WMU News

Katherine Joslin discusses her work on Jane Addams

Sept. 7, 2005

KALAMAZOO--A Western Michigan University professor who has written a biography on social reformer and peace activist Jane Addams will speak about her work at WMU and in Chicago at a museum honoring Addams.

Dr. Katherine Joslin, a WMU professor of English and American Studies, will be the keynote speaker on Thursday, Sept. 8, as part of the Department of English's Scholarly Speakers Series. In her presentation, "Writing a Writer's Life," she will talk about literary biography and read from her book. The event is free and open to the public and begins at 7:30 p.m. on the 10th floor of Sprau Tower.

Joslin also will speak on Friday, Sept. 16, at the Jane Addams Hull-House Museum, College of Architecture and the Arts, University of Illinois, 800 S. Halsted St. The event celebrates Joslin's book and includes a reading from 4 to 5 p.m. and a reception from 5 to 6 p.m. The event is free and open to the public. Details are available at www.uic.edu/jaddams/hull/joslin.

On Saturday, Sept. 17, Joslin will talk to the group Young Chicago Authors about Addams and the relationship between writing and social justice. The event is being sponsored by the Jane Addams Hull-House Museum and Public Square, an organization that fosters the exchange of ideas about cultural, social and political issues. They have invited Joslin to be their keynote speaker for the year.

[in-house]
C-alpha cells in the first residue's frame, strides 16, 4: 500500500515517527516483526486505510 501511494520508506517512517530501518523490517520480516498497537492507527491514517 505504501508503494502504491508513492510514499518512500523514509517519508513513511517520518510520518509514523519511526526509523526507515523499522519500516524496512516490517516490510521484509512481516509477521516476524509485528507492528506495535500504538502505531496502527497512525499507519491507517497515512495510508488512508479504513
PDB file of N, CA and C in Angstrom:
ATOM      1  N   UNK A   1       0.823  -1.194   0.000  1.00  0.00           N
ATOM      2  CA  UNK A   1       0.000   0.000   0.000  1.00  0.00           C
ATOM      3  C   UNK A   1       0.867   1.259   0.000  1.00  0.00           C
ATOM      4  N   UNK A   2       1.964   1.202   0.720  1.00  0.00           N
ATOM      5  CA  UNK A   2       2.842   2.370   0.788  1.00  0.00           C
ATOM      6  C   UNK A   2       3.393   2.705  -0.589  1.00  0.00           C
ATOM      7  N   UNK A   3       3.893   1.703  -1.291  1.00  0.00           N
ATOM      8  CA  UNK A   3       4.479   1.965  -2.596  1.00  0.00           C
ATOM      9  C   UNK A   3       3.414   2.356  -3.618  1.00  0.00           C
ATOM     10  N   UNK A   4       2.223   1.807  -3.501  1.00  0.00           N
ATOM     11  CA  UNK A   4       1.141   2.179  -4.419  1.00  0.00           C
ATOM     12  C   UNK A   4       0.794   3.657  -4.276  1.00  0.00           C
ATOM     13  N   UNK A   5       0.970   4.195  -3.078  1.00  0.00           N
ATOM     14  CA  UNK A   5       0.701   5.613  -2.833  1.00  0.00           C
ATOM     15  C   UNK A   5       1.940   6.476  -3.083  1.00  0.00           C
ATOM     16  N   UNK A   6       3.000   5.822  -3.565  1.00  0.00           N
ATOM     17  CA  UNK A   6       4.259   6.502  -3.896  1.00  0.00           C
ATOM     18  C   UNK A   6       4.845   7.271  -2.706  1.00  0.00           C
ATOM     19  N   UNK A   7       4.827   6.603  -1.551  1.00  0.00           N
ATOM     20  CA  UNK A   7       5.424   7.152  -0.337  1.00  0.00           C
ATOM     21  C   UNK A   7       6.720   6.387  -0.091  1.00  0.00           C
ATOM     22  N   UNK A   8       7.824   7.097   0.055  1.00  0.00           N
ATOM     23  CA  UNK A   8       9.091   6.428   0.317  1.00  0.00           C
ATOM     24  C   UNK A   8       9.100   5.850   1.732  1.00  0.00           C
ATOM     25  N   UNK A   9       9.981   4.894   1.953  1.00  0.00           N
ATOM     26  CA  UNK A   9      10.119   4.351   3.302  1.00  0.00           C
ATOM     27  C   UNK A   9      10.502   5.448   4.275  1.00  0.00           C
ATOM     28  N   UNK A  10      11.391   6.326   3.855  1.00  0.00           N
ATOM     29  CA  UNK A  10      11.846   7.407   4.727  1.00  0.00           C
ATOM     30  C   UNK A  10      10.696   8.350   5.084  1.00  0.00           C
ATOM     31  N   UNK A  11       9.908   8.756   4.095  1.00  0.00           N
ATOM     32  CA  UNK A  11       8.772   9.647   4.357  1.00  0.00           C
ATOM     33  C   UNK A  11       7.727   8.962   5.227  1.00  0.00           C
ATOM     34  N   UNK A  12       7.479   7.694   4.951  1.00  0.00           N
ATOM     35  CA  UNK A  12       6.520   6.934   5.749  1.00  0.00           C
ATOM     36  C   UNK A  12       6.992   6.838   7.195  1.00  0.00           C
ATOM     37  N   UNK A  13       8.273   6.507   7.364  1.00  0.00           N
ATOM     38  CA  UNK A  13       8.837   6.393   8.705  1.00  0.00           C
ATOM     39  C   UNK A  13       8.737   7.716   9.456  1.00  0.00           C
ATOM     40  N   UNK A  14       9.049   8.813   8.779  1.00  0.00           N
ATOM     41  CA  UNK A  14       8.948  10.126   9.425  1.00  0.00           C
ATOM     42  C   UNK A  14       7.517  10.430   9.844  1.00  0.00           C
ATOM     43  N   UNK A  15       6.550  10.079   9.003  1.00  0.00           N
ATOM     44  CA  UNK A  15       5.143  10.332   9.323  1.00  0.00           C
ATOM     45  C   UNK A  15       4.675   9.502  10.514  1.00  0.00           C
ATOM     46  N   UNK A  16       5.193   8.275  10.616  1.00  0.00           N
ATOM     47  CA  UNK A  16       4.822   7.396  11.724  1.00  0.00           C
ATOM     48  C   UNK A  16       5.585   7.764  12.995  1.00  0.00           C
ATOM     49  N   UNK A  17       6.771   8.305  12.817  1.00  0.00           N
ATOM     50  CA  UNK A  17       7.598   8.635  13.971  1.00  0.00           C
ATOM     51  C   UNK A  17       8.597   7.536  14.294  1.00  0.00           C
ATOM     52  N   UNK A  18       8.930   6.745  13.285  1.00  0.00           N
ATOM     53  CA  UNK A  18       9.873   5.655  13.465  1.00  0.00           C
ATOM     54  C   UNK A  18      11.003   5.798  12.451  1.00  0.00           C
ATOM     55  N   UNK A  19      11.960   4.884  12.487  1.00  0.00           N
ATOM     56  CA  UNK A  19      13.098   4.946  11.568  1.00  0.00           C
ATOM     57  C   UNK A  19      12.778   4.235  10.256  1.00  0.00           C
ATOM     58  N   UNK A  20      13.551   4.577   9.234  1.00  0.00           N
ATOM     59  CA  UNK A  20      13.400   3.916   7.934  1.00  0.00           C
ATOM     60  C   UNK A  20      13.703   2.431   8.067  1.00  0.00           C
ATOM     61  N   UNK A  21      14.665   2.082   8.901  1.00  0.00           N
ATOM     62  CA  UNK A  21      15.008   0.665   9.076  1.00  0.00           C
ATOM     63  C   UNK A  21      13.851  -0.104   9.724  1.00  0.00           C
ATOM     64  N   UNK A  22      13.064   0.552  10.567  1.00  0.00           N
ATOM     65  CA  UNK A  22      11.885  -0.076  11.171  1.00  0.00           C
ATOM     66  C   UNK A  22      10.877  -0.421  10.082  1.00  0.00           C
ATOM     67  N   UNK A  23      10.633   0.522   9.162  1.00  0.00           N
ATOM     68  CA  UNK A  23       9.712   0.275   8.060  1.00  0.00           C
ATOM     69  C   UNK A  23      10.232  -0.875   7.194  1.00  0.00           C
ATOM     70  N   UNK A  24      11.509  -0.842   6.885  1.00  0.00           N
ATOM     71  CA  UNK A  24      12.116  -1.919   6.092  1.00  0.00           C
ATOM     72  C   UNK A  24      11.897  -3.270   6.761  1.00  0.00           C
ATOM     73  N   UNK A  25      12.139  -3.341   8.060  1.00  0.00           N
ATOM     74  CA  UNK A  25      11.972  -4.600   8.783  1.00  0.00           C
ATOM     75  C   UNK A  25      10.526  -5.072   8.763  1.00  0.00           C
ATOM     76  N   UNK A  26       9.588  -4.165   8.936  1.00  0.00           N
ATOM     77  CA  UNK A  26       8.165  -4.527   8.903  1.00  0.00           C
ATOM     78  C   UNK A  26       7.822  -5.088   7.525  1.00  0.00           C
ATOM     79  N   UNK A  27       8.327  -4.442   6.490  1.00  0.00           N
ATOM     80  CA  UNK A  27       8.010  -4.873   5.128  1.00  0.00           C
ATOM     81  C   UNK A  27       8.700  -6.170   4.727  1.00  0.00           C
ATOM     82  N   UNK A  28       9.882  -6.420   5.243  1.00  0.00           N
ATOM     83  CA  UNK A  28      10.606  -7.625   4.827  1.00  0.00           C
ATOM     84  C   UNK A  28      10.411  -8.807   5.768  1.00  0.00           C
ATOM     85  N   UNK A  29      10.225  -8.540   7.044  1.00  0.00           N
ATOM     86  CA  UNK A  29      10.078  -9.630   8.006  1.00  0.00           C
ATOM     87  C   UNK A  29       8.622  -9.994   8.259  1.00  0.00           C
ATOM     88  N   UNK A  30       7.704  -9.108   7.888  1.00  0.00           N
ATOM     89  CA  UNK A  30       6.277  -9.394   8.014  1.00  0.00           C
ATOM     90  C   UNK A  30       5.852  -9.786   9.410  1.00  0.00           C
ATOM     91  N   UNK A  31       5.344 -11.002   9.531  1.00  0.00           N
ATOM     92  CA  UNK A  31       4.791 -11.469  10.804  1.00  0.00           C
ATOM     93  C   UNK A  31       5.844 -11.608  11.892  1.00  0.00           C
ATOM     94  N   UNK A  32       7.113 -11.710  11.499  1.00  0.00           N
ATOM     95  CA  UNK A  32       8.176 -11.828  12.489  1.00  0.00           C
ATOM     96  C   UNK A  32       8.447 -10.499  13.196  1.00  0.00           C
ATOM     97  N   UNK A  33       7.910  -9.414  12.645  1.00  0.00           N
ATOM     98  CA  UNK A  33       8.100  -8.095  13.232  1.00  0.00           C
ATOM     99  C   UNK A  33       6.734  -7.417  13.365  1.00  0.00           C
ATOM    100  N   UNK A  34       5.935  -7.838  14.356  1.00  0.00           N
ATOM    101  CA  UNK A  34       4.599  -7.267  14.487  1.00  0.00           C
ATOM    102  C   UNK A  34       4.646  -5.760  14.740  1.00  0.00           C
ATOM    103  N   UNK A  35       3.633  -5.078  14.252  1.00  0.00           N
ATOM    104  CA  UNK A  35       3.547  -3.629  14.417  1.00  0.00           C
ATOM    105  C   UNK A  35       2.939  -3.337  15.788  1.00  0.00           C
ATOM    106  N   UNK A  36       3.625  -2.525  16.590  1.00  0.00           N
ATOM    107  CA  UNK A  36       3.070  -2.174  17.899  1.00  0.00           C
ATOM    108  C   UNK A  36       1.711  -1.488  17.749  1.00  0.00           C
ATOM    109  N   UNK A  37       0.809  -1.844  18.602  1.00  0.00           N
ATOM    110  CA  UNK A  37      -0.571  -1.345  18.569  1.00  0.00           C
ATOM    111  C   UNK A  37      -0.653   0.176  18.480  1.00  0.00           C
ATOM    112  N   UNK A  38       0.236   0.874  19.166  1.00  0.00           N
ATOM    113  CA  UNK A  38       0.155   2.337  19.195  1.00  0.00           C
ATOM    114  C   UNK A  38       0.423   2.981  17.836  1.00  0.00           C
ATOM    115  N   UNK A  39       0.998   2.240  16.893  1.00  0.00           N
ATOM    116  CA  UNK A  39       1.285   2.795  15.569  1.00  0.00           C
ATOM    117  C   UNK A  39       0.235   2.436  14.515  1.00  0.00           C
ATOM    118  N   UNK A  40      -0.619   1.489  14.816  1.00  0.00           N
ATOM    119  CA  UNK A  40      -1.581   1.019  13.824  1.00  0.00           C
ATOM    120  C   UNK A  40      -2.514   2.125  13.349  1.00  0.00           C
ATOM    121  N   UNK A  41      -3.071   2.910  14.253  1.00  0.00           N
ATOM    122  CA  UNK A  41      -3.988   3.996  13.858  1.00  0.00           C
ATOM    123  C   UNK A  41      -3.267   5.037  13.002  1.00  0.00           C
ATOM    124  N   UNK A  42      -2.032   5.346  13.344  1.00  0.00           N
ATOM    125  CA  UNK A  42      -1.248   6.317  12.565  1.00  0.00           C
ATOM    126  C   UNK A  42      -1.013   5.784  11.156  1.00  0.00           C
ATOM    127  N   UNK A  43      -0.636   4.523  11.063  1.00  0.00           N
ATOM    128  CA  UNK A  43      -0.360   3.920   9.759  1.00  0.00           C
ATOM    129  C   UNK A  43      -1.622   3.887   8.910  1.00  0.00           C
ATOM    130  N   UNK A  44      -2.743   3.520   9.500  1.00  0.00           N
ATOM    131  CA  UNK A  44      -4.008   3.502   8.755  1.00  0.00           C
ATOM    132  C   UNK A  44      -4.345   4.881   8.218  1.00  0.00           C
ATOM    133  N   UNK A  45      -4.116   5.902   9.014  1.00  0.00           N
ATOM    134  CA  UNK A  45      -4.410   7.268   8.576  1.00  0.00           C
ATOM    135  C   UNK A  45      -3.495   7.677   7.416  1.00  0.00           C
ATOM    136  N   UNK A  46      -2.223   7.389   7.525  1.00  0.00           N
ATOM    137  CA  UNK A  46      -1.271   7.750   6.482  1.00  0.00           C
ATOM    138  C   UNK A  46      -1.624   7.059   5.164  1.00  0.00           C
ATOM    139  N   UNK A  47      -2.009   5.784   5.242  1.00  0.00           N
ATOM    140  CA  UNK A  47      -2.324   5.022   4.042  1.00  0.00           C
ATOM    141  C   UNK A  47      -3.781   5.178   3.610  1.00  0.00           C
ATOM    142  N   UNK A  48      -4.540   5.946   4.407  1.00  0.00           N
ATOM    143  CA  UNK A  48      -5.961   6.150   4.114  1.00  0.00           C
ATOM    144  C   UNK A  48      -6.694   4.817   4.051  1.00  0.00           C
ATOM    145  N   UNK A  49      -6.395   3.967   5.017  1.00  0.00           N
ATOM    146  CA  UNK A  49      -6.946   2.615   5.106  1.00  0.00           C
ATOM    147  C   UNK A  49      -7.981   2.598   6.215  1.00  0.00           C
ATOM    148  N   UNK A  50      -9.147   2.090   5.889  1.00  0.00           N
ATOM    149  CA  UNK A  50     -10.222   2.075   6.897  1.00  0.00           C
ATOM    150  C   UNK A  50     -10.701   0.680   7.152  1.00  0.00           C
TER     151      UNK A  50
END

Joslin's book, "Jane Addams, a Writer's Life," presents the famous pacifist and social activist as a literary figure. Published by the University of Illinois Press, the book was released last October. It gives an expansive, revealing and refreshing reexamination of the renowned reformer as an imaginative writer.

Addams is best known for her groundbreaking social work at Hull-House, her efforts toward progressive political and social reform and her commitment to pacifism, which won her the Nobel Peace Prize. Joslin examines Addams' rejection of scholarly writing in favor of a synthesis of fictional and analytical prose. In the March 2005 issue of Choice magazine, reviewer E.R. Baer wrote: "Joslin was scrupulous in her archival research, and her prose is lively and eminently readable."

Media contact: Mark Schwerin, (269) 387-8400, mark.schwerin@wmich.edu

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